A court’s ruling in a Southern California divorce case from San Diego, along with a bill making its way through the legislature in far-away Oklahoma, are bringing new attention to military retirement pay and how it is treated in divorce cases here in Orange County and elsewhere around the country.
According to a press release republished by PR Log, the San Diego case turned on the proper implementation of a 1997 California divorce settlement of a couple in which the husband was in the military. After the ex-husband retired in 2007, the ex-wife alleged, he failed to uphold their agreement.
The California case focused on what were essentially technicalities regarding the drafting and implementation of the original agreement and the wife’s contention that these led to her being denied the full portion of her husband’s military retirement pay to which she was entitled. If proposed legislation in Oklahoma passes, however, that share could shrink for spouses in future cases – a prospect that has other legislatures paying close attention and has sparked warnings that Oklahoma might become a haven for armed forces members seeking to dissolve their marriages.
The Oklahoma legislation would overrule a long-held federal standard that grants divorcees half of their ex-spouse’s military pension. It would give those married less than ten years no right at all to an ex’s military pension and would cut off pension payments if the spouse remarried. Even more significantly, it would make the pension distinct from other military benefits, such as danger pay and hostile fire pay, eliminating the ability of non-military ex’s to claim a portion of those monies as part of a military divorce.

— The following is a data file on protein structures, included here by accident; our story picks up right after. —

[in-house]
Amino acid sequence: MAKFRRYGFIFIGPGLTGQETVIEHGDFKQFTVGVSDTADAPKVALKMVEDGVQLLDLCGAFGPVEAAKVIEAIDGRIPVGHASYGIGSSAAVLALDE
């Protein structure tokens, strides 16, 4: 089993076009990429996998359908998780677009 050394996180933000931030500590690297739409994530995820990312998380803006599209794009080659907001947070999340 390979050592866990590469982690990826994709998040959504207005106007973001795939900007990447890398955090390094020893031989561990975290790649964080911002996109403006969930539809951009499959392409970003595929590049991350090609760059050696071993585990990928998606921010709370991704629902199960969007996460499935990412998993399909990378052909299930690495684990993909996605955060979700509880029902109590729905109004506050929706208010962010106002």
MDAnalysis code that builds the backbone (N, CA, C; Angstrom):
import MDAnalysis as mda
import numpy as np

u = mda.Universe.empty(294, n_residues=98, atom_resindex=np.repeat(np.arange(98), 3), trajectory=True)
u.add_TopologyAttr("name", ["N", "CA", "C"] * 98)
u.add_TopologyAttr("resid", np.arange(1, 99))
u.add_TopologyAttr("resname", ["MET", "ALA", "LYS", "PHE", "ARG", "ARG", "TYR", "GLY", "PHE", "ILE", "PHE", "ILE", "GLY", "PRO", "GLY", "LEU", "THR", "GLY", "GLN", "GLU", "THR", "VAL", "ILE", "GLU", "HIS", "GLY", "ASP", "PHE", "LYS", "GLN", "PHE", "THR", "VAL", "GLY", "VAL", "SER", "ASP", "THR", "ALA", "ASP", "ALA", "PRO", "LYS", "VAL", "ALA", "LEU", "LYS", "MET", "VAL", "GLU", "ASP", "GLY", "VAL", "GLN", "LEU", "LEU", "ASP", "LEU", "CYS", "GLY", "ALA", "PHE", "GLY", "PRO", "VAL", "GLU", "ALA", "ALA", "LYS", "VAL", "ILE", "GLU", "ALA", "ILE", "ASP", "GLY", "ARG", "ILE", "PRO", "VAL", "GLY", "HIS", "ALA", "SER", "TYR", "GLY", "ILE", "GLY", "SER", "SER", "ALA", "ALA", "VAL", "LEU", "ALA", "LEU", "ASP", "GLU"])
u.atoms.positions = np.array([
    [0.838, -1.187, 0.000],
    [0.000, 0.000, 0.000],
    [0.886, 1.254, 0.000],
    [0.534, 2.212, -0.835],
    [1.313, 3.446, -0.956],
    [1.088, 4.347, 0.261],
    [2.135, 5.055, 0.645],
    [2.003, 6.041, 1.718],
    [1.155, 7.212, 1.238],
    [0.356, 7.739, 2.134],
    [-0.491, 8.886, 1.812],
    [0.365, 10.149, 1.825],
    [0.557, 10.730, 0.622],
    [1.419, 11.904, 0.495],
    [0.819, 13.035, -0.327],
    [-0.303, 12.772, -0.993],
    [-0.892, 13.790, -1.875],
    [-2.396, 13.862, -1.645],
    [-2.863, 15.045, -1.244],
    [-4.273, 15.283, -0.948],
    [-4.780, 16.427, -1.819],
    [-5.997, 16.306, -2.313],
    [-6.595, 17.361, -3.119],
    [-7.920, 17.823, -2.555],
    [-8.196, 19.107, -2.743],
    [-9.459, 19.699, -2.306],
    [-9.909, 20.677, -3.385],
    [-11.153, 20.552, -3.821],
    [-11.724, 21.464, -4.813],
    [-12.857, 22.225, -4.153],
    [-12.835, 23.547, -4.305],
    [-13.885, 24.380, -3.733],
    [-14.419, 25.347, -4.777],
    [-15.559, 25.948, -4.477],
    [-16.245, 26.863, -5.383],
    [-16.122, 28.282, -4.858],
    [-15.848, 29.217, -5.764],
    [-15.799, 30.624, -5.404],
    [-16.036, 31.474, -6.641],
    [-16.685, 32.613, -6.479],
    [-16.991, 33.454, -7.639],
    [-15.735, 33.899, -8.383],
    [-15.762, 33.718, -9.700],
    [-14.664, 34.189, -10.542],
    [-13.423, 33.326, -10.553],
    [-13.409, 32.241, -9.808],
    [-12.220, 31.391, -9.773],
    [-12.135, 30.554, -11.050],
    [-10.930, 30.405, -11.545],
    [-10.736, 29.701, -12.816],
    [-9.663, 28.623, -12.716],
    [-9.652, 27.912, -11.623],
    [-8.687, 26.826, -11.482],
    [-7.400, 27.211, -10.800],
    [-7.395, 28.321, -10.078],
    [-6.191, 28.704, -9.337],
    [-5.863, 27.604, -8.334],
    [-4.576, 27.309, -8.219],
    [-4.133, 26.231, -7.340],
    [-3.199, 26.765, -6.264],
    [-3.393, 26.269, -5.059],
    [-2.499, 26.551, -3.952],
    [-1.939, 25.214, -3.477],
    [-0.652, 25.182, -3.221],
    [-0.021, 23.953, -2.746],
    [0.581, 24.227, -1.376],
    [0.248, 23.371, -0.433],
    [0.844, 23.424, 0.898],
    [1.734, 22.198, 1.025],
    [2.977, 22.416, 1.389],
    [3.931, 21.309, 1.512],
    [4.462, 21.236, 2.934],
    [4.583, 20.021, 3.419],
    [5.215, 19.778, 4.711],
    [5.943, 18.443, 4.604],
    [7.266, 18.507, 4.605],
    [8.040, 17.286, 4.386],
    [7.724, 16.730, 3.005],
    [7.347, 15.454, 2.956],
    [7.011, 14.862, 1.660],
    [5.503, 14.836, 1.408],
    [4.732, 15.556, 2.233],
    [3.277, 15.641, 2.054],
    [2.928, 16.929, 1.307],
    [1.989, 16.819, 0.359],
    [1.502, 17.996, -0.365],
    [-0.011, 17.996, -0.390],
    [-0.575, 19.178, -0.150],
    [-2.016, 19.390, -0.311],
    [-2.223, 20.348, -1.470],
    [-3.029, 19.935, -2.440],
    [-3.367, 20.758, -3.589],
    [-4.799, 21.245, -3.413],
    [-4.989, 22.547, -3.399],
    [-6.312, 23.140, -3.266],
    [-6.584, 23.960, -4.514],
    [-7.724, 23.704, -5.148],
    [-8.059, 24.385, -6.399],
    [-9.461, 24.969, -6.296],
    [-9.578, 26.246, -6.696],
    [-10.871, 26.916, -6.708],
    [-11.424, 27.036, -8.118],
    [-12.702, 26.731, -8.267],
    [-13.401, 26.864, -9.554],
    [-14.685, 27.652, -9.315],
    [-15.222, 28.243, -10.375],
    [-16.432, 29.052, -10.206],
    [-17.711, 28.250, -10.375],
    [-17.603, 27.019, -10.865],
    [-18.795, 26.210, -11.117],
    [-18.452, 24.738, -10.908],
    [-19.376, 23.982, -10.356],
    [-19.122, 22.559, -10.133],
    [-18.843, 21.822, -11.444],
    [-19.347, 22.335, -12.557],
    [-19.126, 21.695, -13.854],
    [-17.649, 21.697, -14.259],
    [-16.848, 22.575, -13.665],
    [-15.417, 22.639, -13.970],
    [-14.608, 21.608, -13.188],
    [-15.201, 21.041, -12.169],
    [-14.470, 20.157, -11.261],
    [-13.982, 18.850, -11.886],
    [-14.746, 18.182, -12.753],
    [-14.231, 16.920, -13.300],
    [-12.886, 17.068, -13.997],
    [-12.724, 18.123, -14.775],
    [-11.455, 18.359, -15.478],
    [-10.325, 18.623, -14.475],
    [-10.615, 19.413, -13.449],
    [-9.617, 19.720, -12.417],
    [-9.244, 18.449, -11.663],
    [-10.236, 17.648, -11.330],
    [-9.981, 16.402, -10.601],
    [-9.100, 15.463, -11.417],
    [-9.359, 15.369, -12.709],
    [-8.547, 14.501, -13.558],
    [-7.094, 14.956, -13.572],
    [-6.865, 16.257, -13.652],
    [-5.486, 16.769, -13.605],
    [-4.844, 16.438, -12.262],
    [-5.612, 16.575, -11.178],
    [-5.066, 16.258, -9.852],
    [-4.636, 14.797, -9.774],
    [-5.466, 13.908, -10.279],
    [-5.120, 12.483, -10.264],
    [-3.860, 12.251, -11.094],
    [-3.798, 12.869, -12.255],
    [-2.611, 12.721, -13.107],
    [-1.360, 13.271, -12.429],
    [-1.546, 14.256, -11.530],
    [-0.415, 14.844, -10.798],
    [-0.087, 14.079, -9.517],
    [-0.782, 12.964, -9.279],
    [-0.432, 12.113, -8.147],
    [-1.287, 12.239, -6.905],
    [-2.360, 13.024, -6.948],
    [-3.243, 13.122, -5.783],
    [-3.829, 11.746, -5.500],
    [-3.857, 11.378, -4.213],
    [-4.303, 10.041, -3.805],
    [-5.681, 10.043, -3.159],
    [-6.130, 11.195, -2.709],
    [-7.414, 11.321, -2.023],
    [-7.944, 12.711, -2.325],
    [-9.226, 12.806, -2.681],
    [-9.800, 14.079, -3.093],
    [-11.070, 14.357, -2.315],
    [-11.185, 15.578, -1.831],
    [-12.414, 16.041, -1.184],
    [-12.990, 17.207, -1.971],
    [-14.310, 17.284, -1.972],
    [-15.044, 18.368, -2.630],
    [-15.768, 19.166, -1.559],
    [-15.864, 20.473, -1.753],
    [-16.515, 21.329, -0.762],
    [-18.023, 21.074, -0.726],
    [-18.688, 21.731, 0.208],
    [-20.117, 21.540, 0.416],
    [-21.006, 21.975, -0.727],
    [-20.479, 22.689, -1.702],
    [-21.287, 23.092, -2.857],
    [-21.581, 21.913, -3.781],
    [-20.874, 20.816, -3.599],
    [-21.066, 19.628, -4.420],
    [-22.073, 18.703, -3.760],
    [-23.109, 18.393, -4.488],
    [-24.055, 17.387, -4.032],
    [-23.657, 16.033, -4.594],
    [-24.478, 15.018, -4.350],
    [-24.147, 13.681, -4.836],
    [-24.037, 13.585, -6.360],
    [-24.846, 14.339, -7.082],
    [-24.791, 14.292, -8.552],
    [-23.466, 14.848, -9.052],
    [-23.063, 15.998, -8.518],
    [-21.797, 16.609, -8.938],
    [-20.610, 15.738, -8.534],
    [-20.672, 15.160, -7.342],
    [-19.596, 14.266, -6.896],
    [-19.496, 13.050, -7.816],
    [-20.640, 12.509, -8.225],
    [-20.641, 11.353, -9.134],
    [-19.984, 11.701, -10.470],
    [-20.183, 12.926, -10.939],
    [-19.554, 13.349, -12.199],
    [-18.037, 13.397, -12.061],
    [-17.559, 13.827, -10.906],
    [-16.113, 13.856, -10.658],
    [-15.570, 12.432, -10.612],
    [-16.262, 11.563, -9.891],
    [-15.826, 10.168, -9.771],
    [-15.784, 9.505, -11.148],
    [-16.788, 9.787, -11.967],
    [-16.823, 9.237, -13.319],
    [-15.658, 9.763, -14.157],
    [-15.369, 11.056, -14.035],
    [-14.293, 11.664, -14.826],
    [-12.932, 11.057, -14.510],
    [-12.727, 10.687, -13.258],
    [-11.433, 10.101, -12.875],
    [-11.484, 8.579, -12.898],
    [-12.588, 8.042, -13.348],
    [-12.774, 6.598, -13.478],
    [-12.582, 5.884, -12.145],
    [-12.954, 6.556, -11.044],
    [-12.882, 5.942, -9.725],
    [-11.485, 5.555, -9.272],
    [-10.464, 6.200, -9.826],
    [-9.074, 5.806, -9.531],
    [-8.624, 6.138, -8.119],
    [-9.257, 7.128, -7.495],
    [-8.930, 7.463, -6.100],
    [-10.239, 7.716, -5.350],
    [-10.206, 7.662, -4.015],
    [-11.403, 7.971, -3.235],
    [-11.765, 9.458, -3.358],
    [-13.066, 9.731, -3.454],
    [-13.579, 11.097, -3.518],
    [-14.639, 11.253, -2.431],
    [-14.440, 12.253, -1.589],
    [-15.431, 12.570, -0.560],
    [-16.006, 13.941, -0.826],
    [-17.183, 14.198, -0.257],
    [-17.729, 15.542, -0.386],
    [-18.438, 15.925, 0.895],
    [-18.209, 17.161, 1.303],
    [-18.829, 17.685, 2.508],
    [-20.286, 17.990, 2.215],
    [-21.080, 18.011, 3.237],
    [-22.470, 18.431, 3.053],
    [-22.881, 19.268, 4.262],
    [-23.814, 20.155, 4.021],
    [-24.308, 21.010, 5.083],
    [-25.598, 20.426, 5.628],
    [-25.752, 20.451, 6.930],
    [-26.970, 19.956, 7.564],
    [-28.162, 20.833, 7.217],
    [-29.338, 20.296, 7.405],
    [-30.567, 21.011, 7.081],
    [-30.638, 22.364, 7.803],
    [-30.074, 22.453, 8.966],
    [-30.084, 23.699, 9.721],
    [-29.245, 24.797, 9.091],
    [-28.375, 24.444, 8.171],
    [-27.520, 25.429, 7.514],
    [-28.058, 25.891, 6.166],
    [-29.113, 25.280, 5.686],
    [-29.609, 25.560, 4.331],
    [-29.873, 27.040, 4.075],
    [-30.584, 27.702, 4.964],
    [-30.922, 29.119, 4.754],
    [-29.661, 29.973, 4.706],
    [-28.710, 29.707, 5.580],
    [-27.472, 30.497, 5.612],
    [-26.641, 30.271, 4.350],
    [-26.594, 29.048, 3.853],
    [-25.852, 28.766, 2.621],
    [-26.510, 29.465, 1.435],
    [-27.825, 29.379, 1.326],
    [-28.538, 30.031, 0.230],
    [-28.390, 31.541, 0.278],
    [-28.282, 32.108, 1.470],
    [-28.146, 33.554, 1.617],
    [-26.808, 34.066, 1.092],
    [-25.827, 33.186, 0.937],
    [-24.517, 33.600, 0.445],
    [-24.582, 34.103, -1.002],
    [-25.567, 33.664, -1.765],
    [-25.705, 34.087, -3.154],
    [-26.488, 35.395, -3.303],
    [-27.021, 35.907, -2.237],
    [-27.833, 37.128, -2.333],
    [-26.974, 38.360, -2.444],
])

We will have to watch the Oklahoma legislation closely over the coming months, both to see whether it passes and to judge its effect here in California and in other states. As I have written on previous occasions, military service poses special problems and especially complex legal issues during an Orange County divorce proceeding. Division of assets and child custody issues are often stretched across state lines and can become unusually thorny. It is important for any Orange County divorce lawyer to stay on top of developments, like those in Oklahoma, which have the potential to impact divorcing couples here in California, whether by prompting new legislative moves in our own state, or by creating an apparent ‘safe-haven’ in which unscrupulous spouses may attempt to hide their assets during a contentious divorce proceeding.